Bencivengo said the city also has fielded figures from Uber and Lyft indicating their respective counts of Austin drivers, but each company also says the tallies are proprietary, not to be released to the public. We asked Uber and Lyft for such counts; an Uber spokeswoman, Jaime Moore, said by email it has 15,000 Austin-area drivers, though she later said it’s accurate to say it has over 10,000 drivers in that the count fluctuates.
Searle said Troxclair reached her "nine times" conclusion by dividing the 14 cab-connected complaints since June 2014 by the 913 cab permits (getting 0.015) and comparing that to what you get from juxtaposing the 23 ride-hail complaints versus 15,000 ride-hail drivers in Austin (or 0.0015) -- which actually suggests a 10-fold difference.
We ran Troxclair’s equation and statement past experts on statistics, each of whom flinched.
Hersh, who told us he’s donated services to an anti-proposition group, brought up the timeline weakness in considering several months when taxi cabs were legally operating but ride-hailing services were not. He further said it’s not logical to assume driver counts deliver sufficient information to reach relative safety conclusions.
Separately, Rachelle Wilkinson, an adjunct professor of statistics at Austin Community College, said the calculations offered by Troxclair aren’t valid ways to gauge the relative incidences of sexual assaults. It’s "comparing apples to oranges (number of sexual assault reports to number of drivers)," Wilkinson said by email. "A much more valid way to look at the data would be to compare the sexual assault reports to the number of rides given---NOT the number of drivers. Taxi drivers tend to drive as their profession or job whereas ride-hailing drivers often do it on the side."
That is, the number of rides "given by taxi drivers is likely much higher (per driver) than the number of rides given by ride-hailing drivers (per driver)," Wilkinson wrote, adding that ride counts didn’t appear to be part of Troxclair’s backup. Also, Wilkinson suggested, the probability of such assaults appears to be extremely small whether riding in a taxi or a ride-hailed car, she wrote.
Carol Gee, a math professor at Austin’s St. Edward’s University, similarly said by email that from the perspective of a passenger seeking a safe ride, "it is likely more appropriate to measure safety by the number of incidents per trip, rather than the number of incidents per driver."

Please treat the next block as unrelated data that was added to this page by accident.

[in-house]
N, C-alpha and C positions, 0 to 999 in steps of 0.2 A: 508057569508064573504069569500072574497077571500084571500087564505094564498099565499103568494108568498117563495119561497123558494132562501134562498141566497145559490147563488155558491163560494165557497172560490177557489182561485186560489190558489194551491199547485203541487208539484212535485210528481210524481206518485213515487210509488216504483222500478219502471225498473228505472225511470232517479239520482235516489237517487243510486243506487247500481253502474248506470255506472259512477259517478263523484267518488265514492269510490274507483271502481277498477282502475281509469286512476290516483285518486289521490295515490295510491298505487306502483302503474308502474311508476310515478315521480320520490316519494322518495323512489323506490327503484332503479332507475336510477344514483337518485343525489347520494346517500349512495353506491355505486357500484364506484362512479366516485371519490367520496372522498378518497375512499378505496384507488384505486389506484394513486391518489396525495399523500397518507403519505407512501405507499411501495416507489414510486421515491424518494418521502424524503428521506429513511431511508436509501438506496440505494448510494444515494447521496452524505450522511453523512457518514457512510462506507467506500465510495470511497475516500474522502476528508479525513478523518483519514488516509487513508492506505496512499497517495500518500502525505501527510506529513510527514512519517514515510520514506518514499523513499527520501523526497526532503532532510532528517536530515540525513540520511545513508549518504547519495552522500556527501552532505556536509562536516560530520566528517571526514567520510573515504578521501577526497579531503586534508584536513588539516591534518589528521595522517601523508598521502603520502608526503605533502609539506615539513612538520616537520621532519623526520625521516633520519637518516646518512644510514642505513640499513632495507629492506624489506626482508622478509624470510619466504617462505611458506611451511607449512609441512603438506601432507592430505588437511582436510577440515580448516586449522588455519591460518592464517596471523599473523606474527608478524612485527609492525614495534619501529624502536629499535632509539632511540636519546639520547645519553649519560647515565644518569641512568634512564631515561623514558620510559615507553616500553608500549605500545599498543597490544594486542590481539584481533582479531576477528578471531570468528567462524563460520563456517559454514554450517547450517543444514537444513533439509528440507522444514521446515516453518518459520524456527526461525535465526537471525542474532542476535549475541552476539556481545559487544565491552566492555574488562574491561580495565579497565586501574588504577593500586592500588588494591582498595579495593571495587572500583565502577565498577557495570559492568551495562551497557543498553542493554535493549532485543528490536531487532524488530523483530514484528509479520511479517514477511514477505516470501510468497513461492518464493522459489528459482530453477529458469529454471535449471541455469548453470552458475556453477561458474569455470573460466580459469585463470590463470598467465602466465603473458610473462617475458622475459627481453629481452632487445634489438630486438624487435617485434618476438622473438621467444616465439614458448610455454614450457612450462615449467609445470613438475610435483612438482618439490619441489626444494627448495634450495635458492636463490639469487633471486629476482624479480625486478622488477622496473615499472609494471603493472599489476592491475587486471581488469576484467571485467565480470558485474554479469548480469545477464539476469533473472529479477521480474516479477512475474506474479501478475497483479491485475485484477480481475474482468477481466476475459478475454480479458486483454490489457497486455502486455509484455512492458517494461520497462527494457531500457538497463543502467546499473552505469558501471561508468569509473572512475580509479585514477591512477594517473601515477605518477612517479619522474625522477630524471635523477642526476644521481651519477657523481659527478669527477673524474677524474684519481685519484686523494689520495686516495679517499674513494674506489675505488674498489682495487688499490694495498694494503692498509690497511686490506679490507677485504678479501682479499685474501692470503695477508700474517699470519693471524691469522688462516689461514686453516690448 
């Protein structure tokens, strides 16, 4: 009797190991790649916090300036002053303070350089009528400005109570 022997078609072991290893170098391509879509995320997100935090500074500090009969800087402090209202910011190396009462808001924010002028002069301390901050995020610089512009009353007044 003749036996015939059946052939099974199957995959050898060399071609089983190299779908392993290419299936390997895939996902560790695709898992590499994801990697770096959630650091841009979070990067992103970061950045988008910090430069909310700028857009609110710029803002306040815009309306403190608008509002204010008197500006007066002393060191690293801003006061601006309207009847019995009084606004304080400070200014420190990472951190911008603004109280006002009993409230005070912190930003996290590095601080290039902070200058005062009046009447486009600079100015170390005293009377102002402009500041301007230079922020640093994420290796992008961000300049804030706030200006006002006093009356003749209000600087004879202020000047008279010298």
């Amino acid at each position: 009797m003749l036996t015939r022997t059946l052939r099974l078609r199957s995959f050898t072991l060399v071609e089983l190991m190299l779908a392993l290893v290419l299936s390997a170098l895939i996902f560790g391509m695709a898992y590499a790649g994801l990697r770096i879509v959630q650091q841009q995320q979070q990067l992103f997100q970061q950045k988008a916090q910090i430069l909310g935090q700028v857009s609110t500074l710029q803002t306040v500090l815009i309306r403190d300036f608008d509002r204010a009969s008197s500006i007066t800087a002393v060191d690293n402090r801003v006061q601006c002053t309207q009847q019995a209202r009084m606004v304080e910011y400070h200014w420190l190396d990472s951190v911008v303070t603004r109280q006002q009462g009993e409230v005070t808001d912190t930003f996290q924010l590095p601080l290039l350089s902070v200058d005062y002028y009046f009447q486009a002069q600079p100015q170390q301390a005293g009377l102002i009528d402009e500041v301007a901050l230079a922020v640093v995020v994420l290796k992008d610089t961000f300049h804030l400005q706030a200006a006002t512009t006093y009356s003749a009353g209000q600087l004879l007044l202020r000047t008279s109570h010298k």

But absent trip data, the experts concurred, there isn’t a fact-backed justification for Troxclair’s statement.
So, is there a way to compare the chances of assault in the different kinds of rides?
Hersh suggested we consult Julio Gonzalez Altamirano, who writes the Keep Austin Wonky blog. By phone and email, Altamirano noted that Austin ride-hailing services lately carry 200,000 "riders" a month, according to a pro-proposition video ad posted April 7, 2016. Meantime, he noted, the Austin Business Journal earlier posted data leading him to estimate there were about 353,000 Austin taxi riders a month in a recent 12-month period.
Still, Altamirano said, passenger estimates don’t speak to the types or lengths of trips in taxi cabs versus ride-hailed vehicles. "The more relevant measure for risk assessment is the share of trips or or time spent in vehicle that lead to an incident. We also have to account for potential differences in the underlying populations," Altamirano said. "If almost everybody that takes a taxi is a businessperson going from or to the airport, there might be fewer drunk men and women relative to" passengers in ride-hailed vehicles. "If so, assessing the true risk of each service gets more complicated," he said. "And given that there are millions of trips for both services and a relatively small number of reported incidents, it's very hard to feel confident that there are any clear patterns."
We reached out to Uber and Lyft about Troxclair’s statement, also asking for data on trip counts and lengths. By email, Uber’s Moore said Uber trip counts are "not public." A Lyft contact didn’t respond.
We also heard back from Troxclair, who stressed by phone that she was clear at the forum that she was qualifying her conclusion by saying it was based on the driver counts for taxi cabs and ride-hailing services. She agreed it would be helpful to have detailed trip-count information.
Troxclair said statistics show "you are about nine times more likely to be assaulted by a taxi driver" in Austin than a driver for a ride-hailing service.
This claim shakes out to dividing oranges into apples and getting grapefruits--a ridiculous notion. Vital data, at the least about the number and length of trips by taxi cabs or ride-hailed vehicles, remains to be seen, making it impossible to definitively say which type of driver or ride more likely risks an assault. It's also worth mention that the chances of assault in either seem very low.
This leaves the "nine times" statement incorrect and ridiculous. Pants on Fire!
PANTS ON FIRE – The statement is not accurate and makes a ridiculous claim.